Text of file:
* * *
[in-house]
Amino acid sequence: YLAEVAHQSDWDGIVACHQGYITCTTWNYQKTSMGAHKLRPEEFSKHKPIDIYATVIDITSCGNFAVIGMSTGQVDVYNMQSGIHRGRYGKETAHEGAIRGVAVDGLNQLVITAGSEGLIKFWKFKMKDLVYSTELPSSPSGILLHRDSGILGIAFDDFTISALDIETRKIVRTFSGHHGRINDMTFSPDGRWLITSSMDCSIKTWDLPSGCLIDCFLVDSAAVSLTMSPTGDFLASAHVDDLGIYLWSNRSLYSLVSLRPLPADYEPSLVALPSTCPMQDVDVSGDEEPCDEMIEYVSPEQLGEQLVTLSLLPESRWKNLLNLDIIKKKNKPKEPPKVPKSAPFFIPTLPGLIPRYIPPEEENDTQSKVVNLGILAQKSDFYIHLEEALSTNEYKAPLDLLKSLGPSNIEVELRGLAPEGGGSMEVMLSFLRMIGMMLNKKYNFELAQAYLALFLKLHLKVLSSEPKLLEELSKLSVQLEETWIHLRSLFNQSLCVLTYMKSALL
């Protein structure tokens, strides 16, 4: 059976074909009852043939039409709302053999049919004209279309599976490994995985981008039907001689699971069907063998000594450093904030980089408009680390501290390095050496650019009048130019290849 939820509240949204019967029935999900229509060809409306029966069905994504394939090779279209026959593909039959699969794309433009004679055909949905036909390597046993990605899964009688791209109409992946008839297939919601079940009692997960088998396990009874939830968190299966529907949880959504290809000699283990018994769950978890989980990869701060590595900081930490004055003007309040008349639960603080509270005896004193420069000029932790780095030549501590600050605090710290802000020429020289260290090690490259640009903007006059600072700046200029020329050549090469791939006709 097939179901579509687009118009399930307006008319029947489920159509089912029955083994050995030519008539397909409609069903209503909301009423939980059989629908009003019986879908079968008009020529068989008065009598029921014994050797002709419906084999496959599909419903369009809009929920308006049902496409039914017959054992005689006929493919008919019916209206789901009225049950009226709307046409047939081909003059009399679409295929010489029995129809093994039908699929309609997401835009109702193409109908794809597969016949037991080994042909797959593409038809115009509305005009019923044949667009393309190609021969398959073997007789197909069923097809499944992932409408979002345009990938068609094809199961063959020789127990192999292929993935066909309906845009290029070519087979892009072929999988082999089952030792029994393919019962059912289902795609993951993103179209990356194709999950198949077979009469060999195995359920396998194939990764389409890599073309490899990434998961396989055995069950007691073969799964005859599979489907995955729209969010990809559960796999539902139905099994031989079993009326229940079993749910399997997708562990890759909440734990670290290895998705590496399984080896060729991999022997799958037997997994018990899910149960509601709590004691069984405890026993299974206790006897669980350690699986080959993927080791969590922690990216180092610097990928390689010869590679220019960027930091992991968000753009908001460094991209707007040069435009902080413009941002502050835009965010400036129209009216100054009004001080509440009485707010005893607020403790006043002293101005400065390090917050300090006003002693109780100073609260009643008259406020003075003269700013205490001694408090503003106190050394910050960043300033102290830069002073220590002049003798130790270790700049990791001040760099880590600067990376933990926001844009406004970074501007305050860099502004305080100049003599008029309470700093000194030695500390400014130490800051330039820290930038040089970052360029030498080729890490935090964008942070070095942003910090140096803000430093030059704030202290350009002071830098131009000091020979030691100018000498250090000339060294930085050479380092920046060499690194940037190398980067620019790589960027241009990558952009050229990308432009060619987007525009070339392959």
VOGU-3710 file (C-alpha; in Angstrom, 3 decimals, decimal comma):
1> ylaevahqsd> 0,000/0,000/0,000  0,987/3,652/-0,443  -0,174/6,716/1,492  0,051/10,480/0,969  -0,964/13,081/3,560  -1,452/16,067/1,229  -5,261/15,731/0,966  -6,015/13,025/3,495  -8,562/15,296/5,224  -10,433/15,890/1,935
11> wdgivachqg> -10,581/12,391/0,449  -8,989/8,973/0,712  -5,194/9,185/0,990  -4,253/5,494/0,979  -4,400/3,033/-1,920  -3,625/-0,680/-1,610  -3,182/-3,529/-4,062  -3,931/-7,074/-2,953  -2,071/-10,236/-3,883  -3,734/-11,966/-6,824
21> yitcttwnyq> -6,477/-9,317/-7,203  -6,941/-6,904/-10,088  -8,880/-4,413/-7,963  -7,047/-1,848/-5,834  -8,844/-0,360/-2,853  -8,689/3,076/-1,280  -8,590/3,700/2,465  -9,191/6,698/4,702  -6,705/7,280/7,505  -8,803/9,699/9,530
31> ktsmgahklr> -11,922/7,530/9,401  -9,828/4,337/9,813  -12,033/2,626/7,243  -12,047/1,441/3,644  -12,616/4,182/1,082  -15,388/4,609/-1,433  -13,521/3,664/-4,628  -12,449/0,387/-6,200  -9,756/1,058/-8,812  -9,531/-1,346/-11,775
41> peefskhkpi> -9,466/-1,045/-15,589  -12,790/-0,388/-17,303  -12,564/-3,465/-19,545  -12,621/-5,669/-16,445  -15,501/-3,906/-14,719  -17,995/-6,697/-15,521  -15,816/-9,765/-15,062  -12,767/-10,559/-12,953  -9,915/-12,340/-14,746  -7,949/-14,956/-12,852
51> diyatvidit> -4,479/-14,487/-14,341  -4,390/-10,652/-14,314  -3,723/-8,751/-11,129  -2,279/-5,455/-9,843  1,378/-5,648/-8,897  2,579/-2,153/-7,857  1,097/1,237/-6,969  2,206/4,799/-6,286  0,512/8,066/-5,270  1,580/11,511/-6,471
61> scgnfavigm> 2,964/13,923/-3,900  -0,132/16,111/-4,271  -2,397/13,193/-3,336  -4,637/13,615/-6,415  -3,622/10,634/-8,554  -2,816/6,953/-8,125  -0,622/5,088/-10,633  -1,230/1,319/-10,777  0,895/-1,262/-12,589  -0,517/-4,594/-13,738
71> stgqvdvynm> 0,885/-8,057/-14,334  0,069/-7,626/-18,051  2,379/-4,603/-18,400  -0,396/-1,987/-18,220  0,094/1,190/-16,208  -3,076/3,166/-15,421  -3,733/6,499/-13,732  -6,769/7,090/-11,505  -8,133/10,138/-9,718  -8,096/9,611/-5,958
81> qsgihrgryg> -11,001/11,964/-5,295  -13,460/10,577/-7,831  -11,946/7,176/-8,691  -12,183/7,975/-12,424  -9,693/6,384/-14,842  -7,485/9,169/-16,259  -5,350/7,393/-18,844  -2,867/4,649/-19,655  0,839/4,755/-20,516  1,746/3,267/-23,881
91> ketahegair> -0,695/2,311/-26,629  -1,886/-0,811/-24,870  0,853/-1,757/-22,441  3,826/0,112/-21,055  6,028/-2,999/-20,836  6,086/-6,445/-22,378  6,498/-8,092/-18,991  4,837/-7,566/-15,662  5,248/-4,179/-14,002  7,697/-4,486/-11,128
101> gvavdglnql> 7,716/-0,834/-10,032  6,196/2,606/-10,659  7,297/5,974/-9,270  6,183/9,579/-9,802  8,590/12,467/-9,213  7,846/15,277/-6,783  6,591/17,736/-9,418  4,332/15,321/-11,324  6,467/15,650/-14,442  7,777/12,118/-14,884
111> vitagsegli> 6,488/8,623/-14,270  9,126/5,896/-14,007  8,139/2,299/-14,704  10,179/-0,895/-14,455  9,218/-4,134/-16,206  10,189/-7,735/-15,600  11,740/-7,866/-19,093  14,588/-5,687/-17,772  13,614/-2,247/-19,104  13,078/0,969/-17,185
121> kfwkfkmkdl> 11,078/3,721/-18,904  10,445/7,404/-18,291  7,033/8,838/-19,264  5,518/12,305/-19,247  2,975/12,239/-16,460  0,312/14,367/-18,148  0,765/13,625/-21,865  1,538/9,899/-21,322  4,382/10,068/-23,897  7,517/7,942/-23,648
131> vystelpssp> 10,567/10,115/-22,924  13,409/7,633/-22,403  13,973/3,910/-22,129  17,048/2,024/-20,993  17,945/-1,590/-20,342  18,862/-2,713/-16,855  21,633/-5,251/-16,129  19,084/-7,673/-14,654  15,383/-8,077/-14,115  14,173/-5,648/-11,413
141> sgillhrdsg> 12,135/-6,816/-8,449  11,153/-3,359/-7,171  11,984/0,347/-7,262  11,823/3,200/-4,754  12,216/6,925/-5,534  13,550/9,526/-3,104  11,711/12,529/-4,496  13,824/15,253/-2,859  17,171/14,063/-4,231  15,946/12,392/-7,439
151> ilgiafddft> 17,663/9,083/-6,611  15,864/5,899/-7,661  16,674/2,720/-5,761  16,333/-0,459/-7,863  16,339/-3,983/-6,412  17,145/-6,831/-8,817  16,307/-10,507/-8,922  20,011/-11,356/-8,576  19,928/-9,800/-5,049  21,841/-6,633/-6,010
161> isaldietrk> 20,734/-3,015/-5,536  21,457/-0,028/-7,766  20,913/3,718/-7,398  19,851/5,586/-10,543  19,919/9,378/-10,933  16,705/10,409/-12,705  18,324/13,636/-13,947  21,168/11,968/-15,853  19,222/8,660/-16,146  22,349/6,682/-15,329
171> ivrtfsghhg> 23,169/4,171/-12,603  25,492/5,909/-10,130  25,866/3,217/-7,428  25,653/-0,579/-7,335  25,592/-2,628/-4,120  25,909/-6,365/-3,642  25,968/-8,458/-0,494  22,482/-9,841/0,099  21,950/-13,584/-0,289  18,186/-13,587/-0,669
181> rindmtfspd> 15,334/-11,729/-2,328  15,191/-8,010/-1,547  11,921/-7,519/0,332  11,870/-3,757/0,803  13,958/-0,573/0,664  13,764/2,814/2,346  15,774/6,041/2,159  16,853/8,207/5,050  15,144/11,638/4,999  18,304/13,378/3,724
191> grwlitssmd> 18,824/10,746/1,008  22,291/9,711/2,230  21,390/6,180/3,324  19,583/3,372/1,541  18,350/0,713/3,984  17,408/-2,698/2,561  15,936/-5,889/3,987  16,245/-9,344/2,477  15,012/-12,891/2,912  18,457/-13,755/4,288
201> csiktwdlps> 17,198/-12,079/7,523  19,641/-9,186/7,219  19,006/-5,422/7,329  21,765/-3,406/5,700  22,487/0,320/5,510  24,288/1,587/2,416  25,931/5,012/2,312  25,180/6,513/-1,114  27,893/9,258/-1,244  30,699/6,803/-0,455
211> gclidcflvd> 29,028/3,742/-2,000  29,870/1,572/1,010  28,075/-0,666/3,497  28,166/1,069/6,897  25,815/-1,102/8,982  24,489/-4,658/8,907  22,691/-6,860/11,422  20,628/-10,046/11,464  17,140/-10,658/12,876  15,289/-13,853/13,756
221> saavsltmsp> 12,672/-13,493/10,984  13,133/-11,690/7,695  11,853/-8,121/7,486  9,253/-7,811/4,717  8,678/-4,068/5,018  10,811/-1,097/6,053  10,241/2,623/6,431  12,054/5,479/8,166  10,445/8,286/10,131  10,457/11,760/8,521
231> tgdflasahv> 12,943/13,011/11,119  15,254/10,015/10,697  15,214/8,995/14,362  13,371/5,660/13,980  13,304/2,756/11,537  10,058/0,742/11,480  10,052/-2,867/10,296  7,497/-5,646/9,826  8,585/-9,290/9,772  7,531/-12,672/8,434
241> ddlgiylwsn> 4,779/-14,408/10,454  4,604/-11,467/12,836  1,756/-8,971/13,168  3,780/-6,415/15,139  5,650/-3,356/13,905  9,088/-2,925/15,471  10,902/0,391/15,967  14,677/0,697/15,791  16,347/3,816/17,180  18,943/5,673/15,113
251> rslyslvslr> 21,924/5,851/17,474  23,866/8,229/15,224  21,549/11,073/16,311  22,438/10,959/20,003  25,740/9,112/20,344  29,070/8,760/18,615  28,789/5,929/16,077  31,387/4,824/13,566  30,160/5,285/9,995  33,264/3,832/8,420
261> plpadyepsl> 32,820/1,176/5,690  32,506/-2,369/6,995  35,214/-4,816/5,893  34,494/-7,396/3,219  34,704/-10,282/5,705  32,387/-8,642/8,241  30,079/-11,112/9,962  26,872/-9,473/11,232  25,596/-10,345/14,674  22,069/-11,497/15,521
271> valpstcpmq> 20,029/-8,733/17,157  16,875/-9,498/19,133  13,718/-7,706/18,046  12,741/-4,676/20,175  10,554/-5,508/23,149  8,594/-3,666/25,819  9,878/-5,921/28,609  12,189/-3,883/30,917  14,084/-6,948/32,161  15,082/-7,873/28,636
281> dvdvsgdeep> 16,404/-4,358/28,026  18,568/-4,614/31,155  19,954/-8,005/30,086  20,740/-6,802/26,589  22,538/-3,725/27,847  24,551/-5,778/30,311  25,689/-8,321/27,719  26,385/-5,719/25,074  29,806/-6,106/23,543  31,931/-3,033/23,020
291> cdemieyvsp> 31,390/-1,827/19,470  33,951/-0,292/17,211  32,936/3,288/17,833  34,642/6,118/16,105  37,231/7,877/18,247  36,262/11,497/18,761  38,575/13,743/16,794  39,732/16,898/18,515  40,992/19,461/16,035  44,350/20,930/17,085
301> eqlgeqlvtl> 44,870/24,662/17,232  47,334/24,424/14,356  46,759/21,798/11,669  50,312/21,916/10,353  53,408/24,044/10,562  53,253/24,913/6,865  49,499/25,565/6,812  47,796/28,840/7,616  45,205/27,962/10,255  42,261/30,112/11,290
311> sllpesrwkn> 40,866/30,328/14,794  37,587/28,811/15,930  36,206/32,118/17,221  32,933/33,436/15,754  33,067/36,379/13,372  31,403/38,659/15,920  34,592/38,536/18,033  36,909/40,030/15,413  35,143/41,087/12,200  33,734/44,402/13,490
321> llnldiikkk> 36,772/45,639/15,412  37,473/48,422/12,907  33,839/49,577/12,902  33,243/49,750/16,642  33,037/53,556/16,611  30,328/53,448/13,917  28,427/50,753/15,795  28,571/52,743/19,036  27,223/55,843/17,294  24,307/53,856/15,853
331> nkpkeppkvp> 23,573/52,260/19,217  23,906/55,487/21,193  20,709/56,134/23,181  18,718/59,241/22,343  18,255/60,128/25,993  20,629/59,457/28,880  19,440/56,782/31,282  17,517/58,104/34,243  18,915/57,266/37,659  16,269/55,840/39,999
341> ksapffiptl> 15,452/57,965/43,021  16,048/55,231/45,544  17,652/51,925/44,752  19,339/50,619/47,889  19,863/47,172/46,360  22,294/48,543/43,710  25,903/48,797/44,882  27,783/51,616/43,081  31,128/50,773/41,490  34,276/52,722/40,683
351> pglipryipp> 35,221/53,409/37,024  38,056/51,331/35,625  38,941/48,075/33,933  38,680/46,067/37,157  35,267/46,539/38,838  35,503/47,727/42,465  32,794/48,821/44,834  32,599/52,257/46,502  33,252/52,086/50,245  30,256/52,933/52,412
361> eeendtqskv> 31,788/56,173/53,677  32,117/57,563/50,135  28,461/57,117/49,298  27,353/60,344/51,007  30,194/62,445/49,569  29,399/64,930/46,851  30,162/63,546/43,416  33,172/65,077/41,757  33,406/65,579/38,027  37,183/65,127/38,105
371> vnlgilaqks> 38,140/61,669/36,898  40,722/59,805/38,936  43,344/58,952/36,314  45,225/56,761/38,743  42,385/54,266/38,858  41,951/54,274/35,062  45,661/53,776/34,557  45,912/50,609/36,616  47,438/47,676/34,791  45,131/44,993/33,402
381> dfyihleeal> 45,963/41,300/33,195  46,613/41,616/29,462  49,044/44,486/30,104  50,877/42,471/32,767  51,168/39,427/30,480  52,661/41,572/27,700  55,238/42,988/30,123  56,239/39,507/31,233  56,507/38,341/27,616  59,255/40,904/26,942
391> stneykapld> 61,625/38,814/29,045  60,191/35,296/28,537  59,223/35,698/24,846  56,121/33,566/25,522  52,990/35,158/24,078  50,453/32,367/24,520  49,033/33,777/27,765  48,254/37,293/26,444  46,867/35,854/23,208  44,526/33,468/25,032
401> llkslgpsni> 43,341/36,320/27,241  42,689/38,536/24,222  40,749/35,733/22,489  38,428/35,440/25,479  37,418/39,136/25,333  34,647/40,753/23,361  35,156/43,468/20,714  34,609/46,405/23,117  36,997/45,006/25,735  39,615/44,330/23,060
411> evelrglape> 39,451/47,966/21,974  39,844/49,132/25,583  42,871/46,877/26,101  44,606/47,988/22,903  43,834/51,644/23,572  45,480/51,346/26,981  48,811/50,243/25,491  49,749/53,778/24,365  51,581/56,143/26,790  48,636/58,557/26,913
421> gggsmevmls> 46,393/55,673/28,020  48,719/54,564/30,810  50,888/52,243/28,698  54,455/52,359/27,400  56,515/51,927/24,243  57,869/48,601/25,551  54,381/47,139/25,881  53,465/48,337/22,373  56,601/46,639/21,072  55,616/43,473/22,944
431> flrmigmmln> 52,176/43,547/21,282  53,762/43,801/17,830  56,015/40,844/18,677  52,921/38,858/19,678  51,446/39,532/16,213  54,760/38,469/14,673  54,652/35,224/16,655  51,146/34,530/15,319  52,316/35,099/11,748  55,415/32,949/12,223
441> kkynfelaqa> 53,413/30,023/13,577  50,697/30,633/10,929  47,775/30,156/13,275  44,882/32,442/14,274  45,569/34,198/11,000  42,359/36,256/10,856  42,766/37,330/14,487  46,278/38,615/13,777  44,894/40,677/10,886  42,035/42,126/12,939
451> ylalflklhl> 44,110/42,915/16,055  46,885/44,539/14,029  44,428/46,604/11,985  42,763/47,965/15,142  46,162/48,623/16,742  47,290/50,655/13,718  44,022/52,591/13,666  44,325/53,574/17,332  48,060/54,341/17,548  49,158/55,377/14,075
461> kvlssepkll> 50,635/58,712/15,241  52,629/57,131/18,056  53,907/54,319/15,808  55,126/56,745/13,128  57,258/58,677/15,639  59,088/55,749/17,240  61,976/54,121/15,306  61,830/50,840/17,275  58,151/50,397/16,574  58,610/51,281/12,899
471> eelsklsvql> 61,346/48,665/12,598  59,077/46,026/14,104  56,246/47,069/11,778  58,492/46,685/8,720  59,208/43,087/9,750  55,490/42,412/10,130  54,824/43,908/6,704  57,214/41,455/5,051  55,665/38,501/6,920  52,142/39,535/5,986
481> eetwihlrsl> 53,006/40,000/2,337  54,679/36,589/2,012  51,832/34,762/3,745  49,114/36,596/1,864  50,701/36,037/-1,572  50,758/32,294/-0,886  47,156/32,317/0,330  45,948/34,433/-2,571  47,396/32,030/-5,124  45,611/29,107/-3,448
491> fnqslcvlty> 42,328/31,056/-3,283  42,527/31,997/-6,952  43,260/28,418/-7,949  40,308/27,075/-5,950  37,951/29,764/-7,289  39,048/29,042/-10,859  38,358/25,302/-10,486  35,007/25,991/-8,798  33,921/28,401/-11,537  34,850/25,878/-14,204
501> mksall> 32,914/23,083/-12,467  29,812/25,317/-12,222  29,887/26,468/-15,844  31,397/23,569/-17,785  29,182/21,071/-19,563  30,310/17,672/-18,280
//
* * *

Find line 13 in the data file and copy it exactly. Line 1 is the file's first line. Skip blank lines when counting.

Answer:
81> qsgihrgryg> -11,001/11,964/-5,295  -13,460/10,577/-7,831  -11,946/7,176/-8,691  -12,183/7,975/-12,424  -9,693/6,384/-14,842  -7,485/9,169/-16,259  -5,350/7,393/-18,844  -2,867/4,649/-19,655  0,839/4,755/-20,516  1,746/3,267/-23,881